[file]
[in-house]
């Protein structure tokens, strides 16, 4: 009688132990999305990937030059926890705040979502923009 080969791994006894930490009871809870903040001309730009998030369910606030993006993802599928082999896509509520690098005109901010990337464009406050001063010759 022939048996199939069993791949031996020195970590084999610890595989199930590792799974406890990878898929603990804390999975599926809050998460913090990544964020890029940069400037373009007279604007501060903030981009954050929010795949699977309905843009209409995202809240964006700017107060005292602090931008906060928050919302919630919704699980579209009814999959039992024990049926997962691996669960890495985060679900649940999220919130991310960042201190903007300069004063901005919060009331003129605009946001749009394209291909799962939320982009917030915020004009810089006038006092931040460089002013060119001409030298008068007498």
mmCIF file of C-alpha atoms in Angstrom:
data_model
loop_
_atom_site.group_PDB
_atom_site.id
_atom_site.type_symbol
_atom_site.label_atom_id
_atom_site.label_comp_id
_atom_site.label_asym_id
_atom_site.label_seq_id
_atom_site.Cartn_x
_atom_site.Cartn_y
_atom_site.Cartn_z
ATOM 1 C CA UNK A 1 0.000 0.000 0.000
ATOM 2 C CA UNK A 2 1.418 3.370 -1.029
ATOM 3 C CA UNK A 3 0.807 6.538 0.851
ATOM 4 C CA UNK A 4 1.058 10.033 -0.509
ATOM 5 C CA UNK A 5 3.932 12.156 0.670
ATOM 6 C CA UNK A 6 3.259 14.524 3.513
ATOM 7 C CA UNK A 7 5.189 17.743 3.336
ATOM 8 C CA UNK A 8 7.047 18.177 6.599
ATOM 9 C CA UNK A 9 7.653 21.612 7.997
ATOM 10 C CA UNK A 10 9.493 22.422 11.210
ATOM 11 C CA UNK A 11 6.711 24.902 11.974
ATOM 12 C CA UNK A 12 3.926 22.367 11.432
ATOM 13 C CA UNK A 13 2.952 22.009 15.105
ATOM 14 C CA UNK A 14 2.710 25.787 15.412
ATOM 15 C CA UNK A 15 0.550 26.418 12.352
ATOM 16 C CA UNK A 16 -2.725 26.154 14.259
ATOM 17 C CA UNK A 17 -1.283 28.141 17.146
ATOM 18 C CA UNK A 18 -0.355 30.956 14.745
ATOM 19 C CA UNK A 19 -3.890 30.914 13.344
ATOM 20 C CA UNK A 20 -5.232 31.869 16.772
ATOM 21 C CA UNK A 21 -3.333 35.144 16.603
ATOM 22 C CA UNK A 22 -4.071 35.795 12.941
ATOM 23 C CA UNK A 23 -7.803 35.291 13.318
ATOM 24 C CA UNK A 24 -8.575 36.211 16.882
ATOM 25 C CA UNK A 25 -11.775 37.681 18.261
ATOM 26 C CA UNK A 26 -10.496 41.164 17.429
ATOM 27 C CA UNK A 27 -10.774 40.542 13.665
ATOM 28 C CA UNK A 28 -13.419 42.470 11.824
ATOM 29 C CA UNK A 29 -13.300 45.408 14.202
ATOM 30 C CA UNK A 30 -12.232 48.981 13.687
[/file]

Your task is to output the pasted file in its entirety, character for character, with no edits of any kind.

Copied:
[in-house]
């Protein structure tokens, strides 16, 4: 009688132990999305990937030059926890705040979502923009 080969791994006894930490009871809870903040001309730009998030369910606030993006993802599928082999896509509520690098005109901010990337464009406050001063010759 022939048996199939069993791949031996020195970590084999610890595989199930590792799974406890990878898929603990804390999975599926809050998460913090990544964020890029940069400037373009007279604007501060903030981009954050929010795949699977309905843009209409995202809240964006700017107060005292602090931008906060928050919302919630919704699980579209009814999959039992024990049926997962691996669960890495985060679900649940999220919130991310960042201190903007300069004063901005919060009331003129605009946001749009394209291909799962939320982009917030915020004009810089006038006092931040460089002013060119001409030298008068007498």
mmCIF file of C-alpha atoms in Angstrom:
data_model
loop_
_atom_site.group_PDB
_atom_site.id
_atom_site.type_symbol
_atom_site.label_atom_id
_atom_site.label_comp_id
_atom_site.label_asym_id
_atom_site.label_seq_id
_atom_site.Cartn_x
_atom_site.Cartn_y
_atom_site.Cartn_z
ATOM 1 C CA UNK A 1 0.000 0.000 0.000
ATOM 2 C CA UNK A 2 1.418 3.370 -1.029
ATOM 3 C CA UNK A 3 0.807 6.538 0.851
ATOM 4 C CA UNK A 4 1.058 10.033 -0.509
ATOM 5 C CA UNK A 5 3.932 12.156 0.670
ATOM 6 C CA UNK A 6 3.259 14.524 3.513
ATOM 7 C CA UNK A 7 5.189 17.743 3.336
ATOM 8 C CA UNK A 8 7.047 18.177 6.599
ATOM 9 C CA UNK A 9 7.653 21.612 7.997
ATOM 10 C CA UNK A 10 9.493 22.422 11.210
ATOM 11 C CA UNK A 11 6.711 24.902 11.974
ATOM 12 C CA UNK A 12 3.926 22.367 11.432
ATOM 13 C CA UNK A 13 2.952 22.009 15.105
ATOM 14 C CA UNK A 14 2.710 25.787 15.412
ATOM 15 C CA UNK A 15 0.550 26.418 12.352
ATOM 16 C CA UNK A 16 -2.725 26.154 14.259
ATOM 17 C CA UNK A 17 -1.283 28.141 17.146
ATOM 18 C CA UNK A 18 -0.355 30.956 14.745
ATOM 19 C CA UNK A 19 -3.890 30.914 13.344
ATOM 20 C CA UNK A 20 -5.232 31.869 16.772
ATOM 21 C CA UNK A 21 -3.333 35.144 16.603
ATOM 22 C CA UNK A 22 -4.071 35.795 12.941
ATOM 23 C CA UNK A 23 -7.803 35.291 13.318
ATOM 24 C CA UNK A 24 -8.575 36.211 16.882
ATOM 25 C CA UNK A 25 -11.775 37.681 18.261
ATOM 26 C CA UNK A 26 -10.496 41.164 17.429
ATOM 27 C CA UNK A 27 -10.774 40.542 13.665
ATOM 28 C CA UNK A 28 -13.419 42.470 11.824
ATOM 29 C CA UNK A 29 -13.300 45.408 14.202
ATOM 30 C CA UNK A 30 -12.232 48.981 13.687